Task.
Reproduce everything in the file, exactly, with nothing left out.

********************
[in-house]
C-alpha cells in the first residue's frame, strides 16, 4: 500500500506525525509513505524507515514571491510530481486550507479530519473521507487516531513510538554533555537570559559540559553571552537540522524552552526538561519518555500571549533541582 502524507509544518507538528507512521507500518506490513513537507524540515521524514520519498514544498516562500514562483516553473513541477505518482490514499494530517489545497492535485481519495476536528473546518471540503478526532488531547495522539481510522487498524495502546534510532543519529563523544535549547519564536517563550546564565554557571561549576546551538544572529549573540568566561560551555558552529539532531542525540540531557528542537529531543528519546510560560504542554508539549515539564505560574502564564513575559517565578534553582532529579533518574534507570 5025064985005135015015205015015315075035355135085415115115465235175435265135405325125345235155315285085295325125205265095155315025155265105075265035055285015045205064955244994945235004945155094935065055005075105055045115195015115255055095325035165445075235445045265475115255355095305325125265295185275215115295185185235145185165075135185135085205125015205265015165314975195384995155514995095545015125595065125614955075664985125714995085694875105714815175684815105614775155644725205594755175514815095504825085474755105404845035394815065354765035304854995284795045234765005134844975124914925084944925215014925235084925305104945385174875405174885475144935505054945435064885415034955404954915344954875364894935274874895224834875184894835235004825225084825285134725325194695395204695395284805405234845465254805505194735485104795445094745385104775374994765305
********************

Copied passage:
[in-house]
C-alpha cells in the first residue's frame, strides 16, 4: 500500500506525525509513505524507515514571491510530481486550507479530519473521507487516531513510538554533555537570559559540559553571552537540522524552552526538561519518555500571549533541582 502524507509544518507538528507512521507500518506490513513537507524540515521524514520519498514544498516562500514562483516553473513541477505518482490514499494530517489545497492535485481519495476536528473546518471540503478526532488531547495522539481510522487498524495502546534510532543519529563523544535549547519564536517563550546564565554557571561549576546551538544572529549573540568566561560551555558552529539532531542525540540531557528542537529531543528519546510560560504542554508539549515539564505560574502564564513575559517565578534553582532529579533518574534507570 5025064985005135015015205015015315075035355135085415115115465235175435265135405325125345235155315285085295325125205265095155315025155265105075265035055285015045205064955244994945235004945155094935065055005075105055045115195015115255055095325035165445075235445045265475115255355095305325125265295185275215115295185185235145185165075135185135085205125015205265015165314975195384995155514995095545015125595065125614955075664985125714995085694875105714815175684815105614775155644725205594755175514815095504825085474755105404845035394815065354765035304854995284795045234765005134844975124914925084944925215014925235084925305104945385174875405174885475144935505054945435064885415034955404954915344954875364894935274874895224834875184894835235004825225084825285134725325194695395204695395284805405234845465254805505194735485104795445094745385104775374994765305